Educación Médica , Medicina Integral , Naturopatía , Diversidad Cultural , Curriculum , Docentes Médicos , Alemania , Humanos
5.
Proc Natl Acad Sci U S A ; 119(21): e2113936119, 2022 05 24.
Artículo en Inglés | MEDLINE | ID: mdl-35580185

RESUMEN

The evolutionary history of African hunter-gatherers holds key insights into modern human diversity. Here, we combine ethnographic and genetic data on Central African hunter-gatherers (CAHG) to show that their current distribution and density are explained by ecology rather than by a displacement to marginal habitats due to recent farming expansions, as commonly assumed. We also estimate the range of hunter-gatherer presence across Central Africa over the past 120,000 years using paleoclimatic reconstructions, which were statistically validated by our newly compiled dataset of dated archaeological sites. Finally, we show that genomic estimates of divergence times between CAHG groups match our ecological estimates of periods favoring population splits, and that recoveries of connectivity would have facilitated subsequent gene flow. Our results reveal that CAHG stem from a deep history of partially connected populations. This form of sociality allowed the coexistence of relatively large effective population sizes and local differentiation, with important implications for the evolution of genetic and cultural diversity in Homo sapiens.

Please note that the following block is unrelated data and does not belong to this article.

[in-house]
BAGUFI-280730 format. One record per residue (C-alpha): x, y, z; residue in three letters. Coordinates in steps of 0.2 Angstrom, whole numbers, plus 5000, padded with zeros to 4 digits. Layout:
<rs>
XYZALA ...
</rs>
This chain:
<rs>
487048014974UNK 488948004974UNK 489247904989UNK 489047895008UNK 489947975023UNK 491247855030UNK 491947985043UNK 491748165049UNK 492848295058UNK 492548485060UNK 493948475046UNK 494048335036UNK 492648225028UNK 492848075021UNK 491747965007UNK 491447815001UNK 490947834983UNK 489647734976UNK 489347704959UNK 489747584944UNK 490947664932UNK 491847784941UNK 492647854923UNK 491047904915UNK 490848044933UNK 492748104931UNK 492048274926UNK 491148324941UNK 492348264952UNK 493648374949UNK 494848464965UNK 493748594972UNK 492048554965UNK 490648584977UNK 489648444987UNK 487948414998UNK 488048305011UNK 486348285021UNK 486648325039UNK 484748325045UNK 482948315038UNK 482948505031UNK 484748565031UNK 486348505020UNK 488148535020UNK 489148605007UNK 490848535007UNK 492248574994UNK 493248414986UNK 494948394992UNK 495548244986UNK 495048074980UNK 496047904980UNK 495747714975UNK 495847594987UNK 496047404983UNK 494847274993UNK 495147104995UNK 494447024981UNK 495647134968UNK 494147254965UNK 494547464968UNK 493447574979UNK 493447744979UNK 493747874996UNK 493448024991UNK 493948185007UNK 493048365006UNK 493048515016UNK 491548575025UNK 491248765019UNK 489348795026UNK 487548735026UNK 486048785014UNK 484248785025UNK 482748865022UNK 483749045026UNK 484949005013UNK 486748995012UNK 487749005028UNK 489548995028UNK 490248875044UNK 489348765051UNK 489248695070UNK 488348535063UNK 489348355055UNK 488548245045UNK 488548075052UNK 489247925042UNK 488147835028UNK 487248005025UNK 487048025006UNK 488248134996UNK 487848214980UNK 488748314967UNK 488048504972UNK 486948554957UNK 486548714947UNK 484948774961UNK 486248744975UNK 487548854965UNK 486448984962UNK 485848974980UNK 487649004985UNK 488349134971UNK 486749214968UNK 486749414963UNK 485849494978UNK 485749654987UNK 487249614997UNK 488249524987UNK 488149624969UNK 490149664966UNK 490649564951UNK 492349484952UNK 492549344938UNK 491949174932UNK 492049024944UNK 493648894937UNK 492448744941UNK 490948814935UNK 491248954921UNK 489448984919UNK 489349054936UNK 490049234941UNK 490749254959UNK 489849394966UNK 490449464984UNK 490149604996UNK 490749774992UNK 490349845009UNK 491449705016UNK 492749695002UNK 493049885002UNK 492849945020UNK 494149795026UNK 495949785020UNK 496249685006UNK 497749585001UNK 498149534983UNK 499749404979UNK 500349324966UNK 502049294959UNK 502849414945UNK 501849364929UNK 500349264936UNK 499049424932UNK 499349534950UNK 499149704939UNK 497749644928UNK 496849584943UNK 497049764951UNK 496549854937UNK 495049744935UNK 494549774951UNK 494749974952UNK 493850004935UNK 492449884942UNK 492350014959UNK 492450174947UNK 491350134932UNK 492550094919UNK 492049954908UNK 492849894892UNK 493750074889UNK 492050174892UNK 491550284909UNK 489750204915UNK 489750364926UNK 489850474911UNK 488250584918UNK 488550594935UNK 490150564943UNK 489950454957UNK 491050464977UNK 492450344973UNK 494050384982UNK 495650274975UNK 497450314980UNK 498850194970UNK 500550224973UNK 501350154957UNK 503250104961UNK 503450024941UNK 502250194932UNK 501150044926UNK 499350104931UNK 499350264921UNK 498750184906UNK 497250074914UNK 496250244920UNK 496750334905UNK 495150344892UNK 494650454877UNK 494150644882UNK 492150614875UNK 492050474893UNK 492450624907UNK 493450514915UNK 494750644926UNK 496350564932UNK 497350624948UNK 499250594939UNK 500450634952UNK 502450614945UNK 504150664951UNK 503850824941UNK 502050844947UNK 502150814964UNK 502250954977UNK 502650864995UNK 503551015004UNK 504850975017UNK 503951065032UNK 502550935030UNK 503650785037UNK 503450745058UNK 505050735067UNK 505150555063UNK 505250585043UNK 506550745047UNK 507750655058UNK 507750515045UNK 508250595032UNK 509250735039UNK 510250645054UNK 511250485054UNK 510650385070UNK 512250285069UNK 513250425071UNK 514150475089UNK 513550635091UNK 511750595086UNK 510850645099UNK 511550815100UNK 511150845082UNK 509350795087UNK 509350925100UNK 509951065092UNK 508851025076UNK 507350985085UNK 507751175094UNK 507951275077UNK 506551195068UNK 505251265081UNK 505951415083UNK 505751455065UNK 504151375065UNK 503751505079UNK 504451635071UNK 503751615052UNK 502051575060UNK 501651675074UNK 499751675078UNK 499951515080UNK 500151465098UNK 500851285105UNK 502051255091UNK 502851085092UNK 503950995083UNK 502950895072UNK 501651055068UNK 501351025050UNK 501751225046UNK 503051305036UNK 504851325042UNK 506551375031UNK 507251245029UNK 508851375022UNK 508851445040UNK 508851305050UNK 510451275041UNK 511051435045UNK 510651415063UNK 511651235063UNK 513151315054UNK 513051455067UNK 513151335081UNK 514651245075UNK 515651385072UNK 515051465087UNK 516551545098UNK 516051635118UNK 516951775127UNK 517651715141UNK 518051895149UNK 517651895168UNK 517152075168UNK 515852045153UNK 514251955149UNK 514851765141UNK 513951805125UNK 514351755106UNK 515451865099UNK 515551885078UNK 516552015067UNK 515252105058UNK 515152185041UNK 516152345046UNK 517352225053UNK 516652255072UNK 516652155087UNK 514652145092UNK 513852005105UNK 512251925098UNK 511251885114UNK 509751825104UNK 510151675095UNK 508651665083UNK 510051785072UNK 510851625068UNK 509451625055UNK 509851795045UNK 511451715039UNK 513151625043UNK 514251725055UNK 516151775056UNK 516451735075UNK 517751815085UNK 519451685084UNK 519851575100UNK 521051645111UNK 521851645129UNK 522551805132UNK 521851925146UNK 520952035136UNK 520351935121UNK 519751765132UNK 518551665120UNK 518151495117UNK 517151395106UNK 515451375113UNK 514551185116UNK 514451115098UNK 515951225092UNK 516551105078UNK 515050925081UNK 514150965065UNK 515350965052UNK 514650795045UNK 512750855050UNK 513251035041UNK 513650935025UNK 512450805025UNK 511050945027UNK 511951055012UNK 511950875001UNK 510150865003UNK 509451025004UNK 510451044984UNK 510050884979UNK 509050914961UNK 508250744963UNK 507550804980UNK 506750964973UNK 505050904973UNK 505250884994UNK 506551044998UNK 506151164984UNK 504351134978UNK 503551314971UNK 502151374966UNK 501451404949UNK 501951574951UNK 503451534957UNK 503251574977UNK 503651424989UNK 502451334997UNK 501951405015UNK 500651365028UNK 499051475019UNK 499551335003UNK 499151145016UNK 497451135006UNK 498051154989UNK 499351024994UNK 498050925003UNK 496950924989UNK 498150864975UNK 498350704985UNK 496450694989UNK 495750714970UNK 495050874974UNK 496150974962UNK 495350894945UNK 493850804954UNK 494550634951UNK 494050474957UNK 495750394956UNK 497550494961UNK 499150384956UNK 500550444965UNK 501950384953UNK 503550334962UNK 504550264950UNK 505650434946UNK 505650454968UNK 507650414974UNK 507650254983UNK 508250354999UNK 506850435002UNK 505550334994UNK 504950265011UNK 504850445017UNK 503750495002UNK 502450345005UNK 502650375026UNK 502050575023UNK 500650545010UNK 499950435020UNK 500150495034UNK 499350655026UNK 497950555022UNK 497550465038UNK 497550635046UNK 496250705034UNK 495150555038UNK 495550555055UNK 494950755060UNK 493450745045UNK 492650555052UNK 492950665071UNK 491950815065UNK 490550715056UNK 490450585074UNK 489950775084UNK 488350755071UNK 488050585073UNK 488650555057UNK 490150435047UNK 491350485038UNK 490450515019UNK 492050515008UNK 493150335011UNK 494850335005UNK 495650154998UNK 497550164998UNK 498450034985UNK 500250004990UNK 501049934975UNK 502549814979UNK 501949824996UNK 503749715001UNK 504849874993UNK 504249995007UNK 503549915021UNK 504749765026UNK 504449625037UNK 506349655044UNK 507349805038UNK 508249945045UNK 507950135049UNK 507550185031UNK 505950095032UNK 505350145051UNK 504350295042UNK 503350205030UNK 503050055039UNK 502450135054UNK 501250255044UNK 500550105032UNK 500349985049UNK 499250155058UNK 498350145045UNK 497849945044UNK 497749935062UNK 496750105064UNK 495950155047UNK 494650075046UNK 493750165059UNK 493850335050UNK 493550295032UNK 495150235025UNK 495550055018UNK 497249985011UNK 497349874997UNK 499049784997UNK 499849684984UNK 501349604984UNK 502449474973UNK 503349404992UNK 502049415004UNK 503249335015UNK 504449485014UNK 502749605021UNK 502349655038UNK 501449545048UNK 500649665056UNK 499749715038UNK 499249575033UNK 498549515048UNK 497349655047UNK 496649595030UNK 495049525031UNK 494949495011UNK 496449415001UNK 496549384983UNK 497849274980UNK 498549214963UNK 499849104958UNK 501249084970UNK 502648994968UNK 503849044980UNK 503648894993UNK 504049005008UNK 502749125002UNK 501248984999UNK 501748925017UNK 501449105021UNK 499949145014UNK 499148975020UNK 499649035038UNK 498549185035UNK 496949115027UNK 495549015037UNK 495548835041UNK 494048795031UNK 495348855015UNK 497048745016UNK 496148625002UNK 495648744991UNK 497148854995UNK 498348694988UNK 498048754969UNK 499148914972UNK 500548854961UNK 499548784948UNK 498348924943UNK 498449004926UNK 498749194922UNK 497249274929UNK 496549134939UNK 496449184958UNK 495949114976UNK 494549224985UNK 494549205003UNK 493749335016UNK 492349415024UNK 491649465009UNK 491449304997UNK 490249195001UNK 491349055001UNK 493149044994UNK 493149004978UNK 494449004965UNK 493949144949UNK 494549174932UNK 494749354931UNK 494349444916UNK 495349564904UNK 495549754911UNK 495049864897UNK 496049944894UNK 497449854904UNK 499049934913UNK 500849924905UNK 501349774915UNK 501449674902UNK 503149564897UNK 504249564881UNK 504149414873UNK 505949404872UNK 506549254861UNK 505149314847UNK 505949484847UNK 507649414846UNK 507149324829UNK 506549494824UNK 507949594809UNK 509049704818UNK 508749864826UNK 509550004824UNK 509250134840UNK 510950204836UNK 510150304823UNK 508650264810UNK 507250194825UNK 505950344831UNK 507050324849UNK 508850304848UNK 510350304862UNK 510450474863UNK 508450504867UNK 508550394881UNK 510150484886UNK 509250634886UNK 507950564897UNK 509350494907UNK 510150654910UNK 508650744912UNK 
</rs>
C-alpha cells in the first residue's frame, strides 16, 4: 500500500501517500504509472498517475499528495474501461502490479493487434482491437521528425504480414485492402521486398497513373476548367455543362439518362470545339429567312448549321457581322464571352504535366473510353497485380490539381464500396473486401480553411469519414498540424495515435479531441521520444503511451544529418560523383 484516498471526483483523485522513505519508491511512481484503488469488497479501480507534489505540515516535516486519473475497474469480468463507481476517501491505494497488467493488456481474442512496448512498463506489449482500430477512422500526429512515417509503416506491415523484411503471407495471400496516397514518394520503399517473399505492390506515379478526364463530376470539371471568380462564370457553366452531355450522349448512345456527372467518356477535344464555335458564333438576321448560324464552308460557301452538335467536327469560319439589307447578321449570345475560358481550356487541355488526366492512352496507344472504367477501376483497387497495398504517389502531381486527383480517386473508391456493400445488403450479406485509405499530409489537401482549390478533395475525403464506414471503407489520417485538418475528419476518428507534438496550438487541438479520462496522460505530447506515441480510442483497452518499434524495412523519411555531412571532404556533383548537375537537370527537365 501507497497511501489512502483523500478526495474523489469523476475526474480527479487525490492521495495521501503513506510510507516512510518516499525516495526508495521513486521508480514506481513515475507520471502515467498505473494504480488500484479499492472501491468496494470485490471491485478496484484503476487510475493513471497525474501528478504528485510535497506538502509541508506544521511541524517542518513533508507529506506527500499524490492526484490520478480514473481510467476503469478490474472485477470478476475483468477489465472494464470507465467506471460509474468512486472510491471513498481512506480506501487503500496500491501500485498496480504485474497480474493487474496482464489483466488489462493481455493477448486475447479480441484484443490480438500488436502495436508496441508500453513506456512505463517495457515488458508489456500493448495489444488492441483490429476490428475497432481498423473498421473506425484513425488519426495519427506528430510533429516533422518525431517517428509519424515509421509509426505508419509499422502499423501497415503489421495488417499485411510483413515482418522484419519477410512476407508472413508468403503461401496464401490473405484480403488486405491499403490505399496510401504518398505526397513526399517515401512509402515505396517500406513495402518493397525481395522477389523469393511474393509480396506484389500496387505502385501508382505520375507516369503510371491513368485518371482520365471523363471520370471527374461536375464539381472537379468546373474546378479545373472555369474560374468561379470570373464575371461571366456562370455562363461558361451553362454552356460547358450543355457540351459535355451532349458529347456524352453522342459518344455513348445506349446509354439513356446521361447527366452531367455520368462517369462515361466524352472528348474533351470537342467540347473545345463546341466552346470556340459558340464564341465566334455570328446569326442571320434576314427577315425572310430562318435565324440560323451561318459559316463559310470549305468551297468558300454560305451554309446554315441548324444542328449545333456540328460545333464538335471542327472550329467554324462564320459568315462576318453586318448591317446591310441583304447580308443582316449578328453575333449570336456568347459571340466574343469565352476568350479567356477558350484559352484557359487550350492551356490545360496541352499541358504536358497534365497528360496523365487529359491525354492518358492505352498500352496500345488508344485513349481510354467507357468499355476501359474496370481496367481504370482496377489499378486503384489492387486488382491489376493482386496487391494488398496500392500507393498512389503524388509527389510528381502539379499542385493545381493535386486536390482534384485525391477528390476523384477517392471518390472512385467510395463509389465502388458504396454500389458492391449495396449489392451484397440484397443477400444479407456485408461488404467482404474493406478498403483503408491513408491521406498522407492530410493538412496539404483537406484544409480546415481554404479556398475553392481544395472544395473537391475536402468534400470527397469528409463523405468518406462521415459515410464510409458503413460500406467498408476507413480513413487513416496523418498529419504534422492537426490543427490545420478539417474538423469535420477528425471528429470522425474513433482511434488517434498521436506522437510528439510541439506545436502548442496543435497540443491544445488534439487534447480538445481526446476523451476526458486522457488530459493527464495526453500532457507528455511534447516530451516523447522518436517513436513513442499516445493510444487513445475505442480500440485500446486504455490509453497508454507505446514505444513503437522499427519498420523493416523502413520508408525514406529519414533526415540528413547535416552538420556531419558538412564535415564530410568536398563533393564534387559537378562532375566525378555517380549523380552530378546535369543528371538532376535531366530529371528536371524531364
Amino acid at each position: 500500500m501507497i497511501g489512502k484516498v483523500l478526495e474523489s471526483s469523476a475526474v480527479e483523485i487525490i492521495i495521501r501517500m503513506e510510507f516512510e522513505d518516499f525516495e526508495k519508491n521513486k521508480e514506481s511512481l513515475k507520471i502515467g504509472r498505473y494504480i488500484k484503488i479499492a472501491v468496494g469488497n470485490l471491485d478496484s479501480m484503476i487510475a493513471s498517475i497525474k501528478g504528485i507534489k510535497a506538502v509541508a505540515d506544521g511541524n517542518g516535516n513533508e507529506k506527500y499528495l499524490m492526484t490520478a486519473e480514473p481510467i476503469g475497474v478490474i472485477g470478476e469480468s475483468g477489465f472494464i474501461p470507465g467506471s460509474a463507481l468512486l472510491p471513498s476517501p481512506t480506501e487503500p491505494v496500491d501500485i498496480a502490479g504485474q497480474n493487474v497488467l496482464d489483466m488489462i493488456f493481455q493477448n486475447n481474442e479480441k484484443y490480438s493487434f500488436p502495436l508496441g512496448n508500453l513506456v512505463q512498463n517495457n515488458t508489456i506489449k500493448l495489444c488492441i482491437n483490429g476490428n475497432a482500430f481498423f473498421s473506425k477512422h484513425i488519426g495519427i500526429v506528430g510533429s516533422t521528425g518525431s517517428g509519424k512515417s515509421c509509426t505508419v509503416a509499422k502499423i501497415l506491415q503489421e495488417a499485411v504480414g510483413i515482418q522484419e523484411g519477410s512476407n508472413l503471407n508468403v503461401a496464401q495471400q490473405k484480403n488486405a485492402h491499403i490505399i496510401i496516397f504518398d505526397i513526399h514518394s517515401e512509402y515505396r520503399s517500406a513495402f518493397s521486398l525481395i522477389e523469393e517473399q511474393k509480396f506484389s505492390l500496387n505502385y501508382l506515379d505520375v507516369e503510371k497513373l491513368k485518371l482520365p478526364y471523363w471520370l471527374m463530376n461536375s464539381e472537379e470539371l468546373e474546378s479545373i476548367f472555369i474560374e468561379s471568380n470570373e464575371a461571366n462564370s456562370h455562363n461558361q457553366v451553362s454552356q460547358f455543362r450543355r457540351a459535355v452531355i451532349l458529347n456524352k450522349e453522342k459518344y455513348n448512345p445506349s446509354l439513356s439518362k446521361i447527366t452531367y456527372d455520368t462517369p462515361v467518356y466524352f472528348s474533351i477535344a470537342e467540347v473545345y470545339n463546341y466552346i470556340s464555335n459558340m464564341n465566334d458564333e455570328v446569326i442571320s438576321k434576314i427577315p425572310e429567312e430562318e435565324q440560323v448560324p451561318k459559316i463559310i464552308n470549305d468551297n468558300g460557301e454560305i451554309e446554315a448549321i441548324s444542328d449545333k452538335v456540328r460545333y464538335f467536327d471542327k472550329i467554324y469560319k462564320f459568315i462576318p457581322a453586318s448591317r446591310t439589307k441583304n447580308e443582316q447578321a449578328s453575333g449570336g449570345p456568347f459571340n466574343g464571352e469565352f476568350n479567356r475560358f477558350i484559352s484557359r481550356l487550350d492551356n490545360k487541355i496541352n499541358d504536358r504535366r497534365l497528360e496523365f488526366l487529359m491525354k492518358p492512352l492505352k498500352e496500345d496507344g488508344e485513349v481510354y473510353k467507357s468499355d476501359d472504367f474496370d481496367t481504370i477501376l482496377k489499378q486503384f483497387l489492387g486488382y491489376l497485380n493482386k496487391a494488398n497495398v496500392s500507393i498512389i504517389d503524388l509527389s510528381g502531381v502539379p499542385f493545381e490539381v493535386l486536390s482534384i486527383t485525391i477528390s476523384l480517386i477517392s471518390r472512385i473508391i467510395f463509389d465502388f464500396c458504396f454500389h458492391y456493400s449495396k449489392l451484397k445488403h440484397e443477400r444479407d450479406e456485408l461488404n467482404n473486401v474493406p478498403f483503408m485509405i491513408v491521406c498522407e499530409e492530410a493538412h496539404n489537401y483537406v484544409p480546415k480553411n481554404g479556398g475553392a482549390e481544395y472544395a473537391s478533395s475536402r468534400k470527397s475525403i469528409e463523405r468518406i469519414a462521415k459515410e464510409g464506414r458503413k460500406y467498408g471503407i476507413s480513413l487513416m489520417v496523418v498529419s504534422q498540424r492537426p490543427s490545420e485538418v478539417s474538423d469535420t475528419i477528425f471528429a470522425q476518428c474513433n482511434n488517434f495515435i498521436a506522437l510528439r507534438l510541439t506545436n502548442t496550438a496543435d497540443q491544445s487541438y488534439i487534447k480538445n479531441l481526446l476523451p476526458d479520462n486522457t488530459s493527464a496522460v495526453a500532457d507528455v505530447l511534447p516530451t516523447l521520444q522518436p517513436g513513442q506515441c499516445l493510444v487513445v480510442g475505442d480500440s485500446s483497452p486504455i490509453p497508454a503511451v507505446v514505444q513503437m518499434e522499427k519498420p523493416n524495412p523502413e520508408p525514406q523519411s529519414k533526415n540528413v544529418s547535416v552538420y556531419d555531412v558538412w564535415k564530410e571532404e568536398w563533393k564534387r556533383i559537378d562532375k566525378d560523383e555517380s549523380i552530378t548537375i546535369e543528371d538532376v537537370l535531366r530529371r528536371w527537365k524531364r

Asunto(s)
Antropología Cultural , Arqueología , Variación Genética , Densidad de Población , África , Agricultura , Diversidad Cultural , Humanos
6.
Artículo en Inglés | MEDLINE | ID: mdl-35564510

RESUMEN

Using the transformational learning theory and action research method, this study captured the experiences of students from health-related disciplines in the cultural immersion program From the World to Western. A total of nine students participated in the pilot program with four host families from Culturally and Linguistically Diverse (CALD) backgrounds, and four cultural facilitators who connected the host families and students. The findings of this research showed that it was beneficial for students in health-related disciplines to engage in the cultural immersion program to further prepare them for culturally competent care in their future roles as healthcare professionals. In addition, the students indicated the need for the cultural immersion program to be part of the curriculum for future students to develop cultural skills, awareness and encounters with diverse populations.